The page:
4:15 PM - 4:30 PM
[SCG57-10] Modeling absolute stress in the Northeast Japan island arc and stress change caused by the 2011 Tohoku earthquake
Keywords:Absolute stress in inland crust, Strength of inland crust, Fault strength of subduction plate interface, Stress change caused by the 2011 Tohoku earthquake, Finite element method
This study modeled the absolute stress in the two-dimensional arc-trench cross section of the Northeast Japan (NEJP) island arc caused by the plate subduction and the gravity effect. We modeled it using finite element method (Shibazaki et al., 2007) considering the gravity as a body force and visco-elasto-plasticity to represent ductile and brittle behavior in the crust, mantle, and plate interface. We modeled the stress states due to the steady state plate subduction and the stress changes caused by the interseismic coupling and the coseismic slip of the 2011 Tohoku earthquake. We tested many combinations of the crustal fault strength and the fault strength of the subduction plate interface to constrain the absolute magnitude of the crustal stress and the strength of the subduction plate interface.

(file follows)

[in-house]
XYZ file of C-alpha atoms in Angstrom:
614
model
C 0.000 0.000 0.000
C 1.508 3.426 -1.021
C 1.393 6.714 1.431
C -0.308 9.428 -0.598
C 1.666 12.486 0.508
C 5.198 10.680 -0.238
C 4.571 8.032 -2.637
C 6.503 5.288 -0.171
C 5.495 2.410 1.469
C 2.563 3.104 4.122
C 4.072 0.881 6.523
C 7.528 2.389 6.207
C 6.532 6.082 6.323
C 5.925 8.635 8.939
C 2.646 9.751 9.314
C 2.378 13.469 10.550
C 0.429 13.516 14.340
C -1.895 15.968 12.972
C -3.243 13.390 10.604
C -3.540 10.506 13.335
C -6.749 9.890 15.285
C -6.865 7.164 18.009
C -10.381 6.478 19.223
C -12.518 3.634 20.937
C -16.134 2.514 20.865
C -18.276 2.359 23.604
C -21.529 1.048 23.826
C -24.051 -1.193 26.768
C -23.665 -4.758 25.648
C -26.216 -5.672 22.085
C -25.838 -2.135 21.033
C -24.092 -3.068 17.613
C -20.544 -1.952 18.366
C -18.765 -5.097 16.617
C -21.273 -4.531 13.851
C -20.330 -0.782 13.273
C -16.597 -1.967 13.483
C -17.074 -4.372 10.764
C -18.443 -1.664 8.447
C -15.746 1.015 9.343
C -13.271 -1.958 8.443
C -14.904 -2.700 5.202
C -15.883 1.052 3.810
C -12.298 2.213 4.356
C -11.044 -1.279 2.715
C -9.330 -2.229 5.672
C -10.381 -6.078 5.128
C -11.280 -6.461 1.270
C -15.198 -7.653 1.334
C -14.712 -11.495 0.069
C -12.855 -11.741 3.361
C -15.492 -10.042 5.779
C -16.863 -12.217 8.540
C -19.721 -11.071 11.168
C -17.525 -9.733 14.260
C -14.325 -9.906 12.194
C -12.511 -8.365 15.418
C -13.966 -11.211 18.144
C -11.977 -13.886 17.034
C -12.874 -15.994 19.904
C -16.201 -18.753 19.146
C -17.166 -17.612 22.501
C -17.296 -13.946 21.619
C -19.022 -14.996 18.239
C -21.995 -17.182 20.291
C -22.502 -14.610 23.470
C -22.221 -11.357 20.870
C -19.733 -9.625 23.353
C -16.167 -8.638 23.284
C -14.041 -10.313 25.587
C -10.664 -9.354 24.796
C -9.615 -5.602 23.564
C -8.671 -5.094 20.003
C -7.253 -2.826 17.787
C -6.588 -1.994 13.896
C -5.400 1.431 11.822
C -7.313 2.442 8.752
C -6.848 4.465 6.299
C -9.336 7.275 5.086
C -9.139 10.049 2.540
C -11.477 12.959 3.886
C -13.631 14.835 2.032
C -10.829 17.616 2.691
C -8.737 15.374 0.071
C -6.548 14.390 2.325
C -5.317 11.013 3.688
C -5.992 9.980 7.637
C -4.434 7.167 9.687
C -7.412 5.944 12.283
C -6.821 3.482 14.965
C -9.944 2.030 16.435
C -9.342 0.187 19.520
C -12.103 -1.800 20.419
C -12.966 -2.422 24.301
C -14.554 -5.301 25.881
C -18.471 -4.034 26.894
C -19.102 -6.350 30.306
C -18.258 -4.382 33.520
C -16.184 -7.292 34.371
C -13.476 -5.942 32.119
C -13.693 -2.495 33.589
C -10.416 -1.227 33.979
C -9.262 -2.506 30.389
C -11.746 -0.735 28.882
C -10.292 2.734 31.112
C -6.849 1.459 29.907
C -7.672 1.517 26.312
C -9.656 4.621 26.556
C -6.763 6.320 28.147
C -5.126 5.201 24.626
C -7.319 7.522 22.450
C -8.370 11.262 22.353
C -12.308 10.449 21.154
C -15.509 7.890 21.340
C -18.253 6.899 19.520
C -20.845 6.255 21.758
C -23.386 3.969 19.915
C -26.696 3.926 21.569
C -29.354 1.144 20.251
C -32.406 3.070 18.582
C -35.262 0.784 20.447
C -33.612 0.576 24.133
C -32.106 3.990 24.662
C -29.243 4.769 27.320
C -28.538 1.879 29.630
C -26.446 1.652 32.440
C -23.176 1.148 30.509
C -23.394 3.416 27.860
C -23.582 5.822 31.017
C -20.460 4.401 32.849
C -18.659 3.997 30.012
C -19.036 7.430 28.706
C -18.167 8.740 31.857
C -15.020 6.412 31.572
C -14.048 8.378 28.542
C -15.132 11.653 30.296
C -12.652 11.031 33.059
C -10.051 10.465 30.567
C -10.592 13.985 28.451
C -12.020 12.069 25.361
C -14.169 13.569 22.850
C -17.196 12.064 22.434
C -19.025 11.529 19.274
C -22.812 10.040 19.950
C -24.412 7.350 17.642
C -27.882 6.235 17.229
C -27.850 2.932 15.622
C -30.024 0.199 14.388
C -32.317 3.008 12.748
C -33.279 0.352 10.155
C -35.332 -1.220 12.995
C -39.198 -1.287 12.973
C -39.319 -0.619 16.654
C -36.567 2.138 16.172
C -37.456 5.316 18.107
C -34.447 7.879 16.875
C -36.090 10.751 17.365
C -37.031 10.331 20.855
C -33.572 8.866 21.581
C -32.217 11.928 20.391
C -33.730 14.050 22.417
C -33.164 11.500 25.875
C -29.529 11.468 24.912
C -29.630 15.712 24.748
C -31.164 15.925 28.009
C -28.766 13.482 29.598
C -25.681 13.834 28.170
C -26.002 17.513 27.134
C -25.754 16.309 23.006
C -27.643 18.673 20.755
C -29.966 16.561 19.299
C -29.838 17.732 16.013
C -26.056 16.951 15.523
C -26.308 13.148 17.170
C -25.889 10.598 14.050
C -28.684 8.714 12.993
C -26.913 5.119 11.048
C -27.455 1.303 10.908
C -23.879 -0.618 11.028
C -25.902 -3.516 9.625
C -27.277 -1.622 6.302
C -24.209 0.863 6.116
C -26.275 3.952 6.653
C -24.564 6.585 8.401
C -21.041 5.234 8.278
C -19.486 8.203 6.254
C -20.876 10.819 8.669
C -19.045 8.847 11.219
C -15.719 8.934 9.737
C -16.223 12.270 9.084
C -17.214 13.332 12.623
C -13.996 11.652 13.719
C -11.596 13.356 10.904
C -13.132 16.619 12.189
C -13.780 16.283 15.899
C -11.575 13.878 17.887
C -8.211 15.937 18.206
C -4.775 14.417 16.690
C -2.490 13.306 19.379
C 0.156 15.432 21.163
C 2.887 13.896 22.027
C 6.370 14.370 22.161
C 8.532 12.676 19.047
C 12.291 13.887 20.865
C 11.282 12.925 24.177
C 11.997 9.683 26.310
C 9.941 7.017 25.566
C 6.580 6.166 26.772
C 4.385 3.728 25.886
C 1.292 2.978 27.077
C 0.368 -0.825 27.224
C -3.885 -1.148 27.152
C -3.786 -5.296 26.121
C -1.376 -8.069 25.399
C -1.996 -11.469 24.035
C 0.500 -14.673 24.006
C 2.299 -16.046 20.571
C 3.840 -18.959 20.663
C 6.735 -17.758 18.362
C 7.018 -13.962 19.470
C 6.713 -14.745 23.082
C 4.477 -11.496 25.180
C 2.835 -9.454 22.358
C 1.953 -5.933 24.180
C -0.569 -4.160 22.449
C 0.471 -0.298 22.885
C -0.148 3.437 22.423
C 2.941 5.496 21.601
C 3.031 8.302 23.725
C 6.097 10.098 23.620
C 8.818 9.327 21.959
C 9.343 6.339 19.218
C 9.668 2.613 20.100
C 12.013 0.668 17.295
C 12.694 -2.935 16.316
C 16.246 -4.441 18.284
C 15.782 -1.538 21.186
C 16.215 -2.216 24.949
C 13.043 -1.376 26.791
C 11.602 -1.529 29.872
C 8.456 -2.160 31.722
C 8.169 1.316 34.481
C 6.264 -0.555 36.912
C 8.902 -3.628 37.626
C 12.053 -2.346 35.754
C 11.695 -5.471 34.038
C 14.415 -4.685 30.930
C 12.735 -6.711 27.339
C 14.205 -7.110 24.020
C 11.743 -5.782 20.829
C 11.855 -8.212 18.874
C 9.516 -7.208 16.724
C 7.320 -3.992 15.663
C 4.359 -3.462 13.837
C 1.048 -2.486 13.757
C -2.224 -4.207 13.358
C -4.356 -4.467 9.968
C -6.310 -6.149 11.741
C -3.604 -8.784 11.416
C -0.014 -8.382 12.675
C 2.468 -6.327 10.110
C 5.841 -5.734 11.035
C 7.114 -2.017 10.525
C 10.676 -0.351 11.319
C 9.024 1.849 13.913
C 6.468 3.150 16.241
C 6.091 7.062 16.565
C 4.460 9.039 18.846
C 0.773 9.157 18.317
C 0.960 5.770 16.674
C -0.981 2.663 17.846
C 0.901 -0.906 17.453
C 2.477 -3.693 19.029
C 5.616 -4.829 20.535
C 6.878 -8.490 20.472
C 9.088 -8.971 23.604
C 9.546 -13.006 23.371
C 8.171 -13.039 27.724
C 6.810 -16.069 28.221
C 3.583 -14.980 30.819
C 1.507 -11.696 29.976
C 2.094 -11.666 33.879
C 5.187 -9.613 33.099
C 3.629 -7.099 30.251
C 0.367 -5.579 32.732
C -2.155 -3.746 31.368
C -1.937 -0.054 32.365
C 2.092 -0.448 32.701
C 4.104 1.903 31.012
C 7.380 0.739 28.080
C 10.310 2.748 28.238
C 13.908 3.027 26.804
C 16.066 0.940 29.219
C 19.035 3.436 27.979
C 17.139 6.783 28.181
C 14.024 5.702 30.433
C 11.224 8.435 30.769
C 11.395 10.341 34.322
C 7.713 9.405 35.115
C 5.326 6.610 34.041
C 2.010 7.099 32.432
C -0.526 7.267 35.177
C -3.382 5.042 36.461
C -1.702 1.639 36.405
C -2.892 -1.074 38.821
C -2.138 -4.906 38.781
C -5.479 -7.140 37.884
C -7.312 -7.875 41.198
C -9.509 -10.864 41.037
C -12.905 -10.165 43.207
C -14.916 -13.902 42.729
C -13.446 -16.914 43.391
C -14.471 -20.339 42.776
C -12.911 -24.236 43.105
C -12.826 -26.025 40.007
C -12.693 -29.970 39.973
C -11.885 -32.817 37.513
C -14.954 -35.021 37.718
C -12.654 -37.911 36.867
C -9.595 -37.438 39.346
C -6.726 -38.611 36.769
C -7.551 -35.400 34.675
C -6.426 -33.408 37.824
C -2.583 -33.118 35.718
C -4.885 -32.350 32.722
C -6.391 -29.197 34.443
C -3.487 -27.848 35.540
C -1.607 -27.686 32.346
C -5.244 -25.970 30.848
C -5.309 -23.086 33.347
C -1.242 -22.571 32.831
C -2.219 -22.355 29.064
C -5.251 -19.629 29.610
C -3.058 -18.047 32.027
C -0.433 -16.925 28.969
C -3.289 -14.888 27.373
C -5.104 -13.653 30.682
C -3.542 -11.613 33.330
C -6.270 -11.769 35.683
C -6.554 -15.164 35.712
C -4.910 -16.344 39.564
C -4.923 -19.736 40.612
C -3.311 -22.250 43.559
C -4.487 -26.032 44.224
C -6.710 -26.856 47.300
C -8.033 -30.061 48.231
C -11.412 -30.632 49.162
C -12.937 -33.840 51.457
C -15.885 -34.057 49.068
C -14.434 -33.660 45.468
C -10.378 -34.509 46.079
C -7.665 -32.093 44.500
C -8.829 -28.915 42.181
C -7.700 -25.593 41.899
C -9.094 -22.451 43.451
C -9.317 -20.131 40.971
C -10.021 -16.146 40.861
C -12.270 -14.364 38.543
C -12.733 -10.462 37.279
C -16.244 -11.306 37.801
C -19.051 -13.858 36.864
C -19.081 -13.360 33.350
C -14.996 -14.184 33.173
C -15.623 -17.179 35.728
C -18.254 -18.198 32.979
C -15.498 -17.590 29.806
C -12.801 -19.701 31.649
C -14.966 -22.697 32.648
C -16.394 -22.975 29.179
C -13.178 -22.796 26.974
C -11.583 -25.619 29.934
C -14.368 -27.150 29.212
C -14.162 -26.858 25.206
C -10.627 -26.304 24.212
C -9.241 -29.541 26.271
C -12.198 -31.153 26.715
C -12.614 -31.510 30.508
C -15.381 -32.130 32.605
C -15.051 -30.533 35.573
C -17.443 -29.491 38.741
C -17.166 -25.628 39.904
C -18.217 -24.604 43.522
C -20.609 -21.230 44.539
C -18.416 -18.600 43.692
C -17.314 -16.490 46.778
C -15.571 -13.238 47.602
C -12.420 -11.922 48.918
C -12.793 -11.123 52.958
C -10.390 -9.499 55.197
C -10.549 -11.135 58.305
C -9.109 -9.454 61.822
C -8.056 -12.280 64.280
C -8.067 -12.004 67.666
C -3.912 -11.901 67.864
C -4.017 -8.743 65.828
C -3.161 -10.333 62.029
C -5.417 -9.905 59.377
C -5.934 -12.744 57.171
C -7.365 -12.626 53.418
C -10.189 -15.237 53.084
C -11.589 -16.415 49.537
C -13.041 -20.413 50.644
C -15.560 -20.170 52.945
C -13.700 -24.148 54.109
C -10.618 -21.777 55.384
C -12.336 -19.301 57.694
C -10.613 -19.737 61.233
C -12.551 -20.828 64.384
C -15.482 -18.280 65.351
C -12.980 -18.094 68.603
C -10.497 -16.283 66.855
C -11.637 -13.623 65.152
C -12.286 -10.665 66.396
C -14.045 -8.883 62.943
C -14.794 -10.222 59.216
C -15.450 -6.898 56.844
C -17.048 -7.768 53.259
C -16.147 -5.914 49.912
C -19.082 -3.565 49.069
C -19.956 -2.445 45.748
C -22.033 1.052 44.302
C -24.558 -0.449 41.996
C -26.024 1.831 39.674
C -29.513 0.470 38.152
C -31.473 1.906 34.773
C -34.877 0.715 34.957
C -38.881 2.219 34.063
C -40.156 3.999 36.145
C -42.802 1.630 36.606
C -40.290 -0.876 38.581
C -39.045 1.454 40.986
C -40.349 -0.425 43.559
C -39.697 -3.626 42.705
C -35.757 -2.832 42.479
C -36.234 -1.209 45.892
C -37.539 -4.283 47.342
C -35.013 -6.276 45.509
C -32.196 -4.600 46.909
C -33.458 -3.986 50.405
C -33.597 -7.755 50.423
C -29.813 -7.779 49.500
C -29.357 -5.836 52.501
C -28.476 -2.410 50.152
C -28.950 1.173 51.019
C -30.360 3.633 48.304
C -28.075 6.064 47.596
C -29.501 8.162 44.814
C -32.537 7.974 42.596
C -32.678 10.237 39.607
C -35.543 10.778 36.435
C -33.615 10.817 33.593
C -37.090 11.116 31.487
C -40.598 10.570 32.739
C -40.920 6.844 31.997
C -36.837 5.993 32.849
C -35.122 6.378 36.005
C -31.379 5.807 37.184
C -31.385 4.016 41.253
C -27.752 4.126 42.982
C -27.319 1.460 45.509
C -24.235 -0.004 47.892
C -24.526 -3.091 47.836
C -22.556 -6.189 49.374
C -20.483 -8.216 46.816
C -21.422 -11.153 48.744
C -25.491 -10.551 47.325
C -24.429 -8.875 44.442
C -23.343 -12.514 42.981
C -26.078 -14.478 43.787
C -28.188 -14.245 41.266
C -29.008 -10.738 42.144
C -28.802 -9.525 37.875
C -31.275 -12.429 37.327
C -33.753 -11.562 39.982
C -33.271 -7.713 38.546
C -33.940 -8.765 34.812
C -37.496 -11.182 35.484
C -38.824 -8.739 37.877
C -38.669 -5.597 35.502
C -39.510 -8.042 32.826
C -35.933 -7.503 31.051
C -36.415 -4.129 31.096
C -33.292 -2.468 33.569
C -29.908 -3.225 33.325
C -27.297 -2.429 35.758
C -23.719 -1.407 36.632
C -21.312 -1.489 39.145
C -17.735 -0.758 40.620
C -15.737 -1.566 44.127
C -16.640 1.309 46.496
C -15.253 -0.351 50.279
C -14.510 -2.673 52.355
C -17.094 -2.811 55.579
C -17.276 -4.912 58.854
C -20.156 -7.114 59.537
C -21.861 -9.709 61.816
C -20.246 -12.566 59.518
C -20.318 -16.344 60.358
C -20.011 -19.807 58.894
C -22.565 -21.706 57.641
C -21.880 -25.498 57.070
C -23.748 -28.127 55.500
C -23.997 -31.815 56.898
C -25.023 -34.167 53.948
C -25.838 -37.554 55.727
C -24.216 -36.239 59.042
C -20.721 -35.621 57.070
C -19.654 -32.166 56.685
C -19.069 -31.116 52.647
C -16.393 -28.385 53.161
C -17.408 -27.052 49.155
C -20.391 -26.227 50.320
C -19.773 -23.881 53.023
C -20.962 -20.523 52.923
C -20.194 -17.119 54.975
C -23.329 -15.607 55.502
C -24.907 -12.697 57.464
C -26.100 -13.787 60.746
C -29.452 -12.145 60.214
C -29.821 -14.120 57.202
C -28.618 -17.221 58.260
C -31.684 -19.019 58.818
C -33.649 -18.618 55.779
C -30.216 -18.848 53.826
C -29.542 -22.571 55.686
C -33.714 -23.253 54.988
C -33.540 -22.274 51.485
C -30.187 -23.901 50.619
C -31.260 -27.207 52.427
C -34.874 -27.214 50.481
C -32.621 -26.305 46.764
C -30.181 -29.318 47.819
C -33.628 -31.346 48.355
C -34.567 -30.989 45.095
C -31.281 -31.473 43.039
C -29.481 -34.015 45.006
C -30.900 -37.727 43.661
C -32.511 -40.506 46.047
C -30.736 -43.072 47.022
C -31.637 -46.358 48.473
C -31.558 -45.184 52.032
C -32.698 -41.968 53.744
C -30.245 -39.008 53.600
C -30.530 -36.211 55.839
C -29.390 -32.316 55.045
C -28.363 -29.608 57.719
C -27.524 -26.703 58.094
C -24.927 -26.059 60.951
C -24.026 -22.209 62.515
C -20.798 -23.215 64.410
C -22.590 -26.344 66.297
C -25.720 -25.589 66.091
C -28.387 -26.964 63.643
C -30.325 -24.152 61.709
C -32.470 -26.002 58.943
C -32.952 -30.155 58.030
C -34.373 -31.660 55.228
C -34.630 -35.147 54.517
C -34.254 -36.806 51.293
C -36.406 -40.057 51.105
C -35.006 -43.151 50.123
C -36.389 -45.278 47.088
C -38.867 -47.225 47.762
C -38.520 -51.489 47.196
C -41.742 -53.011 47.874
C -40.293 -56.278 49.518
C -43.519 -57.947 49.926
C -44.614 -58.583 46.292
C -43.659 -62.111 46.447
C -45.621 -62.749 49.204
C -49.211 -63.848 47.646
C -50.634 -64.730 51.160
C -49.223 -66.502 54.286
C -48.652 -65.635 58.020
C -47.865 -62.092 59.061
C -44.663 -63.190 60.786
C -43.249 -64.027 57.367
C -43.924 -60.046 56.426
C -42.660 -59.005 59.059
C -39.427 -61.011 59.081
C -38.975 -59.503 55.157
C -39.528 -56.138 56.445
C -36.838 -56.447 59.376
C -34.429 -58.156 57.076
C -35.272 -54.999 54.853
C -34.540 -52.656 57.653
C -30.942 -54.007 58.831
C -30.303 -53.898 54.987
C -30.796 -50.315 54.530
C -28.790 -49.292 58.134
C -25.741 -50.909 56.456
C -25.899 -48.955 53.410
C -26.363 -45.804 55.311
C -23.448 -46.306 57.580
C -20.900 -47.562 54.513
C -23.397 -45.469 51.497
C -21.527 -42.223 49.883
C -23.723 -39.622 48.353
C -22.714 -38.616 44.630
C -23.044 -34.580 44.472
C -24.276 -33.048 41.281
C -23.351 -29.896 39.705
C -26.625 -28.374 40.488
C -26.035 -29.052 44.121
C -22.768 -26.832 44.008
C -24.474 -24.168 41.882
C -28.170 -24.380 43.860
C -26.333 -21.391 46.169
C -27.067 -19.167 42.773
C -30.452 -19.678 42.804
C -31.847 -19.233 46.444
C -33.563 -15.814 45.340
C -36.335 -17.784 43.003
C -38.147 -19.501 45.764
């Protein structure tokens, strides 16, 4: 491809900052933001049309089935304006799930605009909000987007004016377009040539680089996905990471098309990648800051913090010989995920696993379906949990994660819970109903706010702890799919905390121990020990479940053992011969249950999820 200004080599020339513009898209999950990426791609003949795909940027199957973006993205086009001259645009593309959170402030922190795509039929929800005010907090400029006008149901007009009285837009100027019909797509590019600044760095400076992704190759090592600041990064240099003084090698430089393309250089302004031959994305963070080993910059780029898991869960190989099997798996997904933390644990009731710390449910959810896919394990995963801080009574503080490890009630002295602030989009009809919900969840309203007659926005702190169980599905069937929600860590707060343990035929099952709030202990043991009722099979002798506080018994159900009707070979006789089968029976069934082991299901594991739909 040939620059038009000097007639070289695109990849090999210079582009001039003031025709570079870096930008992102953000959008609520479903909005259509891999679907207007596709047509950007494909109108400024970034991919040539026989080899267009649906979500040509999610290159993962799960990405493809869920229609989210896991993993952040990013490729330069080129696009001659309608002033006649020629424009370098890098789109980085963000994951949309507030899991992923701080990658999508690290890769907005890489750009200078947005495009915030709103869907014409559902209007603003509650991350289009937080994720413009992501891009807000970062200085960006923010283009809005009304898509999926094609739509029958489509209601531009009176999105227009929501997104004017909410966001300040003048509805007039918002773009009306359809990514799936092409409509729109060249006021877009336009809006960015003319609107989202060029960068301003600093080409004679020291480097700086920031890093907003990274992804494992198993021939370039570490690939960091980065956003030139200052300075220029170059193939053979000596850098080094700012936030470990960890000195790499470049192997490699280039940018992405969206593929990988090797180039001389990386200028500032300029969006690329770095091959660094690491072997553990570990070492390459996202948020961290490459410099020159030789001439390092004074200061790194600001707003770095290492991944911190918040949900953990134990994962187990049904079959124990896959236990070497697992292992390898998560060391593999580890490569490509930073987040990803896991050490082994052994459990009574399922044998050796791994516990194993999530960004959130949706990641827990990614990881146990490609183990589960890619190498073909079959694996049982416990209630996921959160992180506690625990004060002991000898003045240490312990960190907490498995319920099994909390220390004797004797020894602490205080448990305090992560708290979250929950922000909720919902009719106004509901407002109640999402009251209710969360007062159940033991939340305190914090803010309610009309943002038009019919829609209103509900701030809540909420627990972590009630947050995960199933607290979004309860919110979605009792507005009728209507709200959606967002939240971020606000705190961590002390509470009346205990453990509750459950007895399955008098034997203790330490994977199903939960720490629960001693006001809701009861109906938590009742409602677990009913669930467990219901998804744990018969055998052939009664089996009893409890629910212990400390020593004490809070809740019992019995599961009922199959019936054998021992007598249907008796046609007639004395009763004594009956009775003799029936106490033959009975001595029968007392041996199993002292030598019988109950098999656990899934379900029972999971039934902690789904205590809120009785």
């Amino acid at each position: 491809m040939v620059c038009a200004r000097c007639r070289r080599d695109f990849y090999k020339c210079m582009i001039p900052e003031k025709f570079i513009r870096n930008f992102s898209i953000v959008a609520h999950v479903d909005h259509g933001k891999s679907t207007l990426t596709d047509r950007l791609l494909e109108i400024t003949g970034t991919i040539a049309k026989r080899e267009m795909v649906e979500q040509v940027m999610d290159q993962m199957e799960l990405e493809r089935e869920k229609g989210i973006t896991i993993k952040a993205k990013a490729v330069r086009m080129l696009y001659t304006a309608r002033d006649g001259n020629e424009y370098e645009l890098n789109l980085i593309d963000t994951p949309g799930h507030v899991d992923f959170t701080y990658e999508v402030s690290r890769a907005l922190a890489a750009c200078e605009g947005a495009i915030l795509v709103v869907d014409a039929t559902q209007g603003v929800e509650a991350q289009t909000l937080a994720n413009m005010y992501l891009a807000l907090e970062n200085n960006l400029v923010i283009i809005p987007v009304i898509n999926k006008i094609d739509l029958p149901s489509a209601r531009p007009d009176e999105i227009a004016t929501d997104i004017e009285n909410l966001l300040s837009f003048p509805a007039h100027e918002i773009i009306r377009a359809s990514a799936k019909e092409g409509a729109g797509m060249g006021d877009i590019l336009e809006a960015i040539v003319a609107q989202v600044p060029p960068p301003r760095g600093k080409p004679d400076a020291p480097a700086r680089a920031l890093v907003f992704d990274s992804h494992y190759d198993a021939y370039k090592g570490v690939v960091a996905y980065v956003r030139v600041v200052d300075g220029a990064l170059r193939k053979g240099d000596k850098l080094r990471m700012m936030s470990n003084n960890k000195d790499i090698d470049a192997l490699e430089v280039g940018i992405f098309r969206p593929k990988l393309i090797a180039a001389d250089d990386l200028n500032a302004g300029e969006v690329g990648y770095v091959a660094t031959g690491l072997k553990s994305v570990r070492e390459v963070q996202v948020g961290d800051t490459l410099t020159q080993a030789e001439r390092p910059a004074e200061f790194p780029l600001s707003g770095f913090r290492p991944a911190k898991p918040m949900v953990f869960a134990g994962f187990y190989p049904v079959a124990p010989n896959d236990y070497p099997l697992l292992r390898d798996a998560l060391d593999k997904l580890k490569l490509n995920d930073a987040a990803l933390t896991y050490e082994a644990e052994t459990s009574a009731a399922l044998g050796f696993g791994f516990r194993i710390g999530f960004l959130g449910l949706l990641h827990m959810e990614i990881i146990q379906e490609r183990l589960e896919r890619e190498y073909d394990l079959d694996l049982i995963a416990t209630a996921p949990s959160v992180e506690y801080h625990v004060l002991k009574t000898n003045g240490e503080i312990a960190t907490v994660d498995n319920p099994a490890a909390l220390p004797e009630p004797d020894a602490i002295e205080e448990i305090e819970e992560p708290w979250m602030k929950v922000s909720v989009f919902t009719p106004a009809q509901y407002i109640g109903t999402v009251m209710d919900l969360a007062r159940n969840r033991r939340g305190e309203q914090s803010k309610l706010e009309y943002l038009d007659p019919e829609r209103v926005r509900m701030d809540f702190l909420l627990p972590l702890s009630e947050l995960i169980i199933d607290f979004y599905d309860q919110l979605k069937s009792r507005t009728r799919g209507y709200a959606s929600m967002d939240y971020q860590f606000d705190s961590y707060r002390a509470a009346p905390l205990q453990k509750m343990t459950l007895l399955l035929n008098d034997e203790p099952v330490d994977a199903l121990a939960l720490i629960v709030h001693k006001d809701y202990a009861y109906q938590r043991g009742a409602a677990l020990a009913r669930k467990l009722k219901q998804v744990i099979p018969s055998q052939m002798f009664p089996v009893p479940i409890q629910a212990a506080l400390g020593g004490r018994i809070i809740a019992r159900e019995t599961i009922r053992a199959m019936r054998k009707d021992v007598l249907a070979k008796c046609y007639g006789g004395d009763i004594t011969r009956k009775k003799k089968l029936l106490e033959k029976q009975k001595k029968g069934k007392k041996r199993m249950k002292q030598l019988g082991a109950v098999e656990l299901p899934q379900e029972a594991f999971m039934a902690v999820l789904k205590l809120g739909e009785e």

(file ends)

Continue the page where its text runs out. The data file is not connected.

The modeling results indicated that the overall crustal strength in the hanging-wall should be at least one order of magnitude stronger than the fault strength of the subduction plate interface otherwise unrealistically large contraction occurred in the hanging-wall caused by the plate subduction.
The model with an effective frictional coefficient μeff=0.01 on the subduction plate interface produced weak arc-perpendicular extensional stress state in the fore-arc region under the sea because the extensional stress caused by the gravity effect slightly overcame the compressional stress caused by the friction on the plate interface, while arc-perpendicular compressional stress in the inland region was produced due to the dominance of the plate subduction effect. The interplate coupling during 600 years changed the stress state in the deeper part (near the plate interface) of the fore-arc region under the sea to arc-perpendicular compression, which is consistent with the observed earthquakes occurred before the 2011 Tohoku earthquake (Hasegawa et al., 2012). The coseismic slip of the 2011 Tohoku earthquake changed the stress state in this region to arc-perpendicular extension again. To explain the arc-perpendicular extensional stress state in the fore-arc region under the sea observed after the 2011 Tohoku earthquake, the strength (shear stress) of the plate interface after the earthquake should be weaker than 5-15 MPa for 8-20 km depths and weaker than 15-30 MPa for 20-30 km depths, respectively (corresponding μeff is smaller than 0.02).